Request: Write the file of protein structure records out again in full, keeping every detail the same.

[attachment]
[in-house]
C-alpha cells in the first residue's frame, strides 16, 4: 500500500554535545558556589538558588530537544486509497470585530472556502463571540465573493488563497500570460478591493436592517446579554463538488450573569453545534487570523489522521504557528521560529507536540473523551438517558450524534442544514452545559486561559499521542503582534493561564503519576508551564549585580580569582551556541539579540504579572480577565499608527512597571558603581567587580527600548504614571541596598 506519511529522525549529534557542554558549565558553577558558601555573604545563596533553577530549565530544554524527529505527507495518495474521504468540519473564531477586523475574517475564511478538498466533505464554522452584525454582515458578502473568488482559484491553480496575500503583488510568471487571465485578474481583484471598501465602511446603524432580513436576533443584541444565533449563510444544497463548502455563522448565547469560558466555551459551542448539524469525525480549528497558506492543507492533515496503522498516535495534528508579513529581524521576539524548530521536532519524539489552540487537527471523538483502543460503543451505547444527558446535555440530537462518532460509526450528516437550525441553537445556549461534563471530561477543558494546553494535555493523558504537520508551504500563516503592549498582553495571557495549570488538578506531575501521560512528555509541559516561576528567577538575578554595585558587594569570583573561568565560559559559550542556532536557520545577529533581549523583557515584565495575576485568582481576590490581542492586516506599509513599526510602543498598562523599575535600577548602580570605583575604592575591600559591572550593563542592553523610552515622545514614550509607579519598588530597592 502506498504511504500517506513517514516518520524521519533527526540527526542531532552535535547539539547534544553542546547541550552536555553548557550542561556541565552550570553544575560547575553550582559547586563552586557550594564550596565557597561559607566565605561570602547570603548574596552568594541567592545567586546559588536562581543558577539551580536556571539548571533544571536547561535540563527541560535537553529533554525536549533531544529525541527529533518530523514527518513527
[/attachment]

[in-house]
C-alpha cells in the first residue's frame, strides 16, 4: 500500500554535545558556589538558588530537544486509497470585530472556502463571540465573493488563497500570460478591493436592517446579554463538488450573569453545534487570523489522521504557528521560529507536540473523551438517558450524534442544514452545559486561559499521542503582534493561564503519576508551564549585580580569582551556541539579540504579572480577565499608527512597571558603581567587580527600548504614571541596598 506519511529522525549529534557542554558549565558553577558558601555573604545563596533553577530549565530544554524527529505527507495518495474521504468540519473564531477586523475574517475564511478538498466533505464554522452584525454582515458578502473568488482559484491553480496575500503583488510568471487571465485578474481583484471598501465602511446603524432580513436576533443584541444565533449563510444544497463548502455563522448565547469560558466555551459551542448539524469525525480549528497558506492543507492533515496503522498516535495534528508579513529581524521576539524548530521536532519524539489552540487537527471523538483502543460503543451505547444527558446535555440530537462518532460509526450528516437550525441553537445556549461534563471530561477543558494546553494535555493523558504537520508551504500563516503592549498582553495571557495549570488538578506531575501521560512528555509541559516561576528567577538575578554595585558587594569570583573561568565560559559559550542556532536557520545577529533581549523583557515584565495575576485568582481576590490581542492586516506599509513599526510602543498598562523599575535600577548602580570605583575604592575591600559591572550593563542592553523610552515622545514614550509607579519598588530597592 502506498504511504500517506513517514516518520524521519533527526540527526542531532552535535547539539547534544553542546547541550552536555553548557550542561556541565552550570553544575560547575553550582559547586563552586557550594564550596565557597561559607566565605561570602547570603548574596552568594541567592545567586546559588536562581543558577539551580536556571539548571533544571536547561535540563527541560535537553529533554525536549533531544529525541527529533518530523514527518513527